All those other components - hospitalist, obstetrics, surgical assist, GP anesthesia, plus new ones popping up every year - aren't part of core FM, at least not anymore. They aren't necessary to be a fully functional FP in most situations. In fact, most FPs do none of these things, especially in urban centres where most FPs work. The scope of FM is narrowing as specialists (rightfully) take over aspects of medicine GPs used to do more frequently. There's little point in me delivering a handful of babies per year, barely keeping enough volume to maintain competency, when there are more experienced OBs already at the hospital able to do the delivery as well as handle any complications. What's the benefit to me taking care of my own inpatients when beds are at a premium and the internists can do manage them more effectively and quickly than I can? What's the point of me doing a surgical assist when surgeons are lacking work and OR time is limited? Especially at a time when access to FPs in clinic is well below what patients need for proper care. If an FP wants to work in a different setting, there's additional training that is available to do so, but there's little need to get all FPs comfortable in such situations. I'd even argue we over-train FM residents in situations that have little benefit to most graduating FPs (surgery, OB) and could stand to either provide more elective time or put a higher focus on core FM training in offices, nursing homes or - in rural settings - ER and/or rural inpatient care.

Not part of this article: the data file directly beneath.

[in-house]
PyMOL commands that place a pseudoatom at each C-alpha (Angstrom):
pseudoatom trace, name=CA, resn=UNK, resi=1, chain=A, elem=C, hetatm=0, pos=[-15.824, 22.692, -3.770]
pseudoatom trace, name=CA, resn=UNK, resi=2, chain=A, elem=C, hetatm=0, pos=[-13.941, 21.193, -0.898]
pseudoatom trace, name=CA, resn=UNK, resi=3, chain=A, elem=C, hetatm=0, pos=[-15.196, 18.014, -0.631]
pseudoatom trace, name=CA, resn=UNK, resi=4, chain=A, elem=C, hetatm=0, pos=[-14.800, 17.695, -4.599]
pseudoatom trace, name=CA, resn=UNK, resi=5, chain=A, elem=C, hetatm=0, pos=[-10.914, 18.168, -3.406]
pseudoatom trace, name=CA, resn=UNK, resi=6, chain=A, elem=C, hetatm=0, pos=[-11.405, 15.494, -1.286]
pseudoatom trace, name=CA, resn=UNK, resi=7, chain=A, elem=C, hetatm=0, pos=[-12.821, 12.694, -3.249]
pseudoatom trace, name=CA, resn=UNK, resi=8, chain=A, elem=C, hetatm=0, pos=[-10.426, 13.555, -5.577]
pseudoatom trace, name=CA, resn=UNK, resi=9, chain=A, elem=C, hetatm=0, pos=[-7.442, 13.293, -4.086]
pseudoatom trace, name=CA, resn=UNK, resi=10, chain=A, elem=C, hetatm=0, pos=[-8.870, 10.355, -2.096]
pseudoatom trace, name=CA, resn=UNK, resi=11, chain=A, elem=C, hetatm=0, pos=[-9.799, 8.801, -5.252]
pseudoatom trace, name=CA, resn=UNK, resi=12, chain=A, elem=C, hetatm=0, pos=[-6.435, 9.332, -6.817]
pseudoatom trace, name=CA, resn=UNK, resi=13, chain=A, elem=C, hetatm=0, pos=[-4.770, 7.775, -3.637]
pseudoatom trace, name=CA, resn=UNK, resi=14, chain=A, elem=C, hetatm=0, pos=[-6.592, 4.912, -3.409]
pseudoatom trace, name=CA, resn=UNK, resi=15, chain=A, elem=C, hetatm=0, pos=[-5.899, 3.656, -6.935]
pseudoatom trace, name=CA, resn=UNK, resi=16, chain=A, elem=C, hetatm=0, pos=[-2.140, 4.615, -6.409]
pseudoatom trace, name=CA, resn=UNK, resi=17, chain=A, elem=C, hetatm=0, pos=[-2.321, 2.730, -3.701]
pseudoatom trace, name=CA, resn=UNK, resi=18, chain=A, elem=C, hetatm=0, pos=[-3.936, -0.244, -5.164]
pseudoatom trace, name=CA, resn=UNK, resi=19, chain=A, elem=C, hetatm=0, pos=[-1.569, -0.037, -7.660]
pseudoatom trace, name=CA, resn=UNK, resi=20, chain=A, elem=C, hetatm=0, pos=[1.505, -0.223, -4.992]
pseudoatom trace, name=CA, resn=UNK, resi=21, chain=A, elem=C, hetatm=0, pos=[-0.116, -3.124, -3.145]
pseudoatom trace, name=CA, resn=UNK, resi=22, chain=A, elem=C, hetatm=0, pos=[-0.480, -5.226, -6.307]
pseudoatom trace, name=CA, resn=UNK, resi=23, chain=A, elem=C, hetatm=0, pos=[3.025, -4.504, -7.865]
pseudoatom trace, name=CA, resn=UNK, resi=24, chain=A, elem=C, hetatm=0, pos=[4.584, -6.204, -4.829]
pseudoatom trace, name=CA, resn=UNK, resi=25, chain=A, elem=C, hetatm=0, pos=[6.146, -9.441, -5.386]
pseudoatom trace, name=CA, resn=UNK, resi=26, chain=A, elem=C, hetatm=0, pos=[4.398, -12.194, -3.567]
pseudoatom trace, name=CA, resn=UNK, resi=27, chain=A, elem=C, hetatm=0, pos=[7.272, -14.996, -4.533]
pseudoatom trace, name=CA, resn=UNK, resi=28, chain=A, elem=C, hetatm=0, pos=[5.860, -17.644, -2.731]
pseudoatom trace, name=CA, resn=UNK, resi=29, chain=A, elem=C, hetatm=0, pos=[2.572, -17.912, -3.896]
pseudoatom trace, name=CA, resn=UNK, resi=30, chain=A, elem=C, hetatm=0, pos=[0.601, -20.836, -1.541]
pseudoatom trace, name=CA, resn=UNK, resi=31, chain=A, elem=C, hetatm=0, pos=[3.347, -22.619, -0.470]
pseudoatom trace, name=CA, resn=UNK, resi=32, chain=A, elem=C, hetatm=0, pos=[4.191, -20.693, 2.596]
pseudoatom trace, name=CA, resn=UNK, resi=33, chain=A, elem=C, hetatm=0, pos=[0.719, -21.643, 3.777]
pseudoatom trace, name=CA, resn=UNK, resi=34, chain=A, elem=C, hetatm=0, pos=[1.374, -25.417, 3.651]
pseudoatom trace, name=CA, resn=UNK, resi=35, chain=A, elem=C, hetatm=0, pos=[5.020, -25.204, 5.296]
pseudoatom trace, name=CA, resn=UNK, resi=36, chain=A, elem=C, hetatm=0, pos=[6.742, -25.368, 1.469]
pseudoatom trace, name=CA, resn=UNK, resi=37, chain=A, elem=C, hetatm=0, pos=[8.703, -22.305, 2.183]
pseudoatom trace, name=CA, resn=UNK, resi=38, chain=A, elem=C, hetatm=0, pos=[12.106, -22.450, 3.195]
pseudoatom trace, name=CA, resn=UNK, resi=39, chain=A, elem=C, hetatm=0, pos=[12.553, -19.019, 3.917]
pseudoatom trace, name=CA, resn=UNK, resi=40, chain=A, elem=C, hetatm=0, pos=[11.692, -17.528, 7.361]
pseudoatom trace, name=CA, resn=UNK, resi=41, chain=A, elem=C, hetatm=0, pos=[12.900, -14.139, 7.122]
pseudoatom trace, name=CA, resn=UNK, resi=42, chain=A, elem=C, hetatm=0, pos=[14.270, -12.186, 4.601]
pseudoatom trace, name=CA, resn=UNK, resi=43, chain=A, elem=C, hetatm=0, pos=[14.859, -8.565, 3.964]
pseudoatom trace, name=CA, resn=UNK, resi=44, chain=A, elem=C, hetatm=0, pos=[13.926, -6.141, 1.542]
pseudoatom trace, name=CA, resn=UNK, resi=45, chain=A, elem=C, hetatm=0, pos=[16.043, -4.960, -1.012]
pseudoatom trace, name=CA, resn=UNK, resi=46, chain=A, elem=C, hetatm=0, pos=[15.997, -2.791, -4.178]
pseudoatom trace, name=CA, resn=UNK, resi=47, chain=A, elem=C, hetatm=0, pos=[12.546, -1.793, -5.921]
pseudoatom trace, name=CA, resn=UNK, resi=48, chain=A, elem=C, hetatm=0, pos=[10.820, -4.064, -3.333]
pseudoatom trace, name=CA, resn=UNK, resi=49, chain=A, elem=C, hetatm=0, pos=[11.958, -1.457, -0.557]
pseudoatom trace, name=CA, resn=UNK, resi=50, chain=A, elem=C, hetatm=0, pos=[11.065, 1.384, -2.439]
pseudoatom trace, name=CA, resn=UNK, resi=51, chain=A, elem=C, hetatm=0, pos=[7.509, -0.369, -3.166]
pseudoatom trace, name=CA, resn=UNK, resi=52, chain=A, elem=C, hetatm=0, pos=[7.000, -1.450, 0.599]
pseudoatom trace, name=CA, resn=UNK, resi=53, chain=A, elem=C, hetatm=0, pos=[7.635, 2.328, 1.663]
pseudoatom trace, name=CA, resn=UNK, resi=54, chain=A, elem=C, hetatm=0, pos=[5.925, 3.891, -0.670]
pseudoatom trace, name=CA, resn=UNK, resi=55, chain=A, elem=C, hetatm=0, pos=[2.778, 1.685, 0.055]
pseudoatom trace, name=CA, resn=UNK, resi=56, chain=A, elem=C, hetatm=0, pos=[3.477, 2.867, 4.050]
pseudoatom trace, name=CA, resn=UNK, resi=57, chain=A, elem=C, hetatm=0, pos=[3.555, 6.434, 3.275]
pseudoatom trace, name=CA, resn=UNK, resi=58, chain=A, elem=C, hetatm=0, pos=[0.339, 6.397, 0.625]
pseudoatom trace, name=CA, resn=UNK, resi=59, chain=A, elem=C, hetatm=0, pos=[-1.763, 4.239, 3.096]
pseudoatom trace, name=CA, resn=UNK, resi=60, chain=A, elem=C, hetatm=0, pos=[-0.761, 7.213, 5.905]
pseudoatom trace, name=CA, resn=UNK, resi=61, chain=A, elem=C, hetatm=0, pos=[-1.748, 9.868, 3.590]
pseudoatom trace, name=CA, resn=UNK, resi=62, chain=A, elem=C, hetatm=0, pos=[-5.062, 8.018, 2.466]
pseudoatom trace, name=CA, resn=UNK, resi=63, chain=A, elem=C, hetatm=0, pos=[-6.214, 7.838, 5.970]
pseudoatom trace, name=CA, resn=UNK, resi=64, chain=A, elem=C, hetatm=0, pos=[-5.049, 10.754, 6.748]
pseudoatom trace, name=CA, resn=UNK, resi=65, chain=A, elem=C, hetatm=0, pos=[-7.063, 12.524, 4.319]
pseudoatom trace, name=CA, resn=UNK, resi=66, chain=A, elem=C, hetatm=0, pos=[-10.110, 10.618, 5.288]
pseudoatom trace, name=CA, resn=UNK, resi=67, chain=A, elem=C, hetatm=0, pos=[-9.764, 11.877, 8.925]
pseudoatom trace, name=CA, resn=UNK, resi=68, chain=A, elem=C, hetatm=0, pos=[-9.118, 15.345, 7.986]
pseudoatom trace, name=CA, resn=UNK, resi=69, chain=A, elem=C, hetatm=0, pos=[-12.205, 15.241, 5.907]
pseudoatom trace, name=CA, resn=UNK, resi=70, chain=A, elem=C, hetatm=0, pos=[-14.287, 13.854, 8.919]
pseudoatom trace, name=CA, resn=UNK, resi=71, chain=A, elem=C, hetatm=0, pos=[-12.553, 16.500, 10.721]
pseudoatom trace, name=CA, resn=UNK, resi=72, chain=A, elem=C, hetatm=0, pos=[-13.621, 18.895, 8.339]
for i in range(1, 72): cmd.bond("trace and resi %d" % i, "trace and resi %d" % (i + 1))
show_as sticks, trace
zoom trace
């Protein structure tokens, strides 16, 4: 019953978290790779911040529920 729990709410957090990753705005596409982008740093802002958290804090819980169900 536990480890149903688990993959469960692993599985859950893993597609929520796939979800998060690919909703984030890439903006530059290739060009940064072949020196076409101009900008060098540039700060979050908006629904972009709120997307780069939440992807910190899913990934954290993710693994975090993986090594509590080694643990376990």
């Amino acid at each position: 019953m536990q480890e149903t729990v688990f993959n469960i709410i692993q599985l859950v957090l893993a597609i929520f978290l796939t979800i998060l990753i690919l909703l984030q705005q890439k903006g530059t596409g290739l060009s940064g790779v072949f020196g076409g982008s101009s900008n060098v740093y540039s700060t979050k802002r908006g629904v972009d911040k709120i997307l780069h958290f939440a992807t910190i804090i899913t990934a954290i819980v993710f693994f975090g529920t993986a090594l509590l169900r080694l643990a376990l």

Lastly, if we're worried about quality of our FPs, increasing training times would be a huge shot in the foot. A major draw for many students to FM is the shorter training times. I know in my own circumstance, if FM was 3 years, it would have significantly changed by decision-making when it came to CaRMS. Probably wouldn't have driven me away entirely, but it wouldn't have been the clear first choice anymore. If we want great FPs, we need to attract great students, and a 2 year training program is an attractive quality.